Are you currently experiencing intermittent power loss in your vehicle? If you are, you'd better check your car's battery right away. Car batteries usually last for 3 to 5 years, but if yours is just one or two years old and you're already experiencing weak or total loss of power, you need to be alarmed. The best thing to do would be to check the components around the battery like the battery cables and terminals. These components are always exposed to extreme heat and pressure, so moisture inevitably builds up and causes corrosion. To prevent this from happening, you need to clean and inspect your battery cable and terminal regularly. To troubleshoot and repair them, here's a brief guide that guide that you can follow.
How to Troubleshoot Car Battery Cables
Find out if the battery cables of your vehicle are the source of your power woes by checking for the following:
1. Loose cables
Check if you have a loose battery cable in your ride to ensure that power is transmitted throughout your system. If you find a loose cable, give it a little twist to adjust it and secure its connection.
You should also check for rust forming on your cables. If you see that they are corroded, clean them right away by disconnecting them to the battery. Make sure that you take the negative cable out first before taking the positive one out. While you're at it, you can also clean the clamps and terminals of the battery as well. Clean all these components using a wire brush and then use a cloth to wipe the rust out. Set aside the cable after brushing and wiping it. Meanwhile, you need to pour hot water over the clamps and terminals to get every last trace of rust off. After that, wipe them to dry them and leave them to air dry for a while.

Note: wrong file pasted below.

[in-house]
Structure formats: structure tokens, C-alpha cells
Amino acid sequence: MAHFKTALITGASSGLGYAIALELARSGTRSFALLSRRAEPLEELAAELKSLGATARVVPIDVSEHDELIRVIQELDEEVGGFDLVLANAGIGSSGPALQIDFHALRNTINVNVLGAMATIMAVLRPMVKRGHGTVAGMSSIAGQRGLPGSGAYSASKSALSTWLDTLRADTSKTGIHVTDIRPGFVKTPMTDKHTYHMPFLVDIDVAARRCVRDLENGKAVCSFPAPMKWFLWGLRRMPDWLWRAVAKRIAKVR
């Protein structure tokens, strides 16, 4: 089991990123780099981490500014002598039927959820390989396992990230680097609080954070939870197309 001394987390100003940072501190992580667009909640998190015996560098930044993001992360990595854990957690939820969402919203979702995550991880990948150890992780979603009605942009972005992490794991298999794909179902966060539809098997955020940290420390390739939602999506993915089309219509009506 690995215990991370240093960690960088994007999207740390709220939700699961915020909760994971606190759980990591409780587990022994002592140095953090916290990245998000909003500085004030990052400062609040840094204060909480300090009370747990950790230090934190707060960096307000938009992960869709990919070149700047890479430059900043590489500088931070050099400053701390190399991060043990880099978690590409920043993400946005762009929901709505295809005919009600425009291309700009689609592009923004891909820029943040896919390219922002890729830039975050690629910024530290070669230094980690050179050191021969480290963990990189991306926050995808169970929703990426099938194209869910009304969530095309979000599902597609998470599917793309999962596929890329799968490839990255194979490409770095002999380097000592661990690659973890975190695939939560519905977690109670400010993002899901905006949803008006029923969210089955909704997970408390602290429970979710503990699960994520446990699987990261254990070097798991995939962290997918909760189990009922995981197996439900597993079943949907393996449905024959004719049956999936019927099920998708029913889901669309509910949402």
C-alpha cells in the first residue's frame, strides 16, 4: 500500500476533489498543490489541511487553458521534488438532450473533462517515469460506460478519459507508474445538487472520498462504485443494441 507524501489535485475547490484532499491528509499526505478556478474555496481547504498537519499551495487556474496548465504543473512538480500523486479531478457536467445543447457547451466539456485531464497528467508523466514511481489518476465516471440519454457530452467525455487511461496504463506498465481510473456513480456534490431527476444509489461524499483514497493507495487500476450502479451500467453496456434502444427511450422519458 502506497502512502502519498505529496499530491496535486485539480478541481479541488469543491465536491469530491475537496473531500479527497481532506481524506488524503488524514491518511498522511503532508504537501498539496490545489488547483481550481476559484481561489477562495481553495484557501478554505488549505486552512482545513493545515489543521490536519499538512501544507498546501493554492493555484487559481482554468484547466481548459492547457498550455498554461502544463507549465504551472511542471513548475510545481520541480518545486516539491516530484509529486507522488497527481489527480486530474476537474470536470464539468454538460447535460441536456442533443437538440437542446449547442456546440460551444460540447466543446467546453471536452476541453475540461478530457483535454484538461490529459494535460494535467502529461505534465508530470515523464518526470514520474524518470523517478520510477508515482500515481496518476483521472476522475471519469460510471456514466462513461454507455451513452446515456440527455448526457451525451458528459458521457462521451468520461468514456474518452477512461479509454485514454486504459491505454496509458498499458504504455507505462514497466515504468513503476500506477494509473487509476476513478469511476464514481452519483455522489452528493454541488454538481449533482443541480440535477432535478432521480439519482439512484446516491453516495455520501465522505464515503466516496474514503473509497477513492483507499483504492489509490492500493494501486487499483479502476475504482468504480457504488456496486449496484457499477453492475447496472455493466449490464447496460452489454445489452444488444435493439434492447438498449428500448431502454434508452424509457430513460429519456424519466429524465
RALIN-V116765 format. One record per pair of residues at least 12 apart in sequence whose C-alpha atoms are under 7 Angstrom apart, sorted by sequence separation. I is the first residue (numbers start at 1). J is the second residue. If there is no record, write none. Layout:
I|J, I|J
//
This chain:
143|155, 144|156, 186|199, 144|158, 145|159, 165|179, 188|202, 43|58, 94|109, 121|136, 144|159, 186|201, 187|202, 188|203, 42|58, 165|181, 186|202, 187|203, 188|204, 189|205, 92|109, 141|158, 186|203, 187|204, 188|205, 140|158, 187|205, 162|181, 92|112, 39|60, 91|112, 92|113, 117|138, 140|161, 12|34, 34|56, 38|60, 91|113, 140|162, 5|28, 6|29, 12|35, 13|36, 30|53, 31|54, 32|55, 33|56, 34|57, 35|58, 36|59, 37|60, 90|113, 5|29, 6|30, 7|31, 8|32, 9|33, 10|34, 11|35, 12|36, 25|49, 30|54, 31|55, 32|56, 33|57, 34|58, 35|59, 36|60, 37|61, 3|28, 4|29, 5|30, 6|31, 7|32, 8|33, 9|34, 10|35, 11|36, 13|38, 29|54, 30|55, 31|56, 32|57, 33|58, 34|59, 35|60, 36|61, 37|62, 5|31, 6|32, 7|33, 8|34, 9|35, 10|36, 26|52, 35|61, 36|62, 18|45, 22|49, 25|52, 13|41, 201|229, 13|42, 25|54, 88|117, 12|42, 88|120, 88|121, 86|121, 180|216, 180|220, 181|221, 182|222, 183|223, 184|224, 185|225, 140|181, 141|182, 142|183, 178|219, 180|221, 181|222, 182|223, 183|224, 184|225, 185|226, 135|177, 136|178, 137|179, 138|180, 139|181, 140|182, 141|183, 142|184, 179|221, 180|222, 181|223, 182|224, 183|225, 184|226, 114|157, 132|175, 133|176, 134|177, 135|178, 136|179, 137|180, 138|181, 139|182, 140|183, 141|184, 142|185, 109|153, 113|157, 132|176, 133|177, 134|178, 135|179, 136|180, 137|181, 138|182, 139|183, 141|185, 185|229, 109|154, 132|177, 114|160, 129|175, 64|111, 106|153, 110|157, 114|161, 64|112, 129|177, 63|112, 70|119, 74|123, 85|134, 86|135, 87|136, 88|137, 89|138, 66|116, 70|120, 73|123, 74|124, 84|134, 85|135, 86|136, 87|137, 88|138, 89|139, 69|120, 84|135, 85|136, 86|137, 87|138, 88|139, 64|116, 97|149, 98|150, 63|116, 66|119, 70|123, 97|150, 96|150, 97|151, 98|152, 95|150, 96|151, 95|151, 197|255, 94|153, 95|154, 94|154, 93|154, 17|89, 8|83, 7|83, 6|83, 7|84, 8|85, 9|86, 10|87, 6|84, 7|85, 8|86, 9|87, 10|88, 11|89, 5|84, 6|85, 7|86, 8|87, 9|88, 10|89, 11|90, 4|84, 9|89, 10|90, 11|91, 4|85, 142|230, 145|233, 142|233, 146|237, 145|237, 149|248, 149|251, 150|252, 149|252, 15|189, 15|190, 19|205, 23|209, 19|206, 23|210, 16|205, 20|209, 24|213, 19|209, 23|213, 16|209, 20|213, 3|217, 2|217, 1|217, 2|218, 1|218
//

3. Frays or splits
After checking for rust, you should also inspect the battery cable for other forms of damage. Take a look at the cables and visually inspect them for any frays or splits. If you spot any, do a quick fix by wrapping the damaged part with electrical tape.
How to Replace Car Battery Cables
If the damage of your battery cable is too advanced, you should replace it to avoid experiencing problems while you drive. Here's how:
Step 1: Disconnect the negative cable first by taking the terminal out from the battery post and tracing its other end to remove it from the ground.
Step 2: After that, work on the positive battery cable next by disconnecting its terminal from the battery and tracing its other end to remove it from the starter solenoid.
Step 3: Before you attach the replacement cables, make sure the installation area is clean. As soon as you've cleaned it, you can attach the new cables to the battery.
Step 4: Make sure that the cables and terminals fit snugly. Don't over tighten them as this can damage the battery. As an added measure, you can also spray the new cables with protective coating to prevent them from rusting.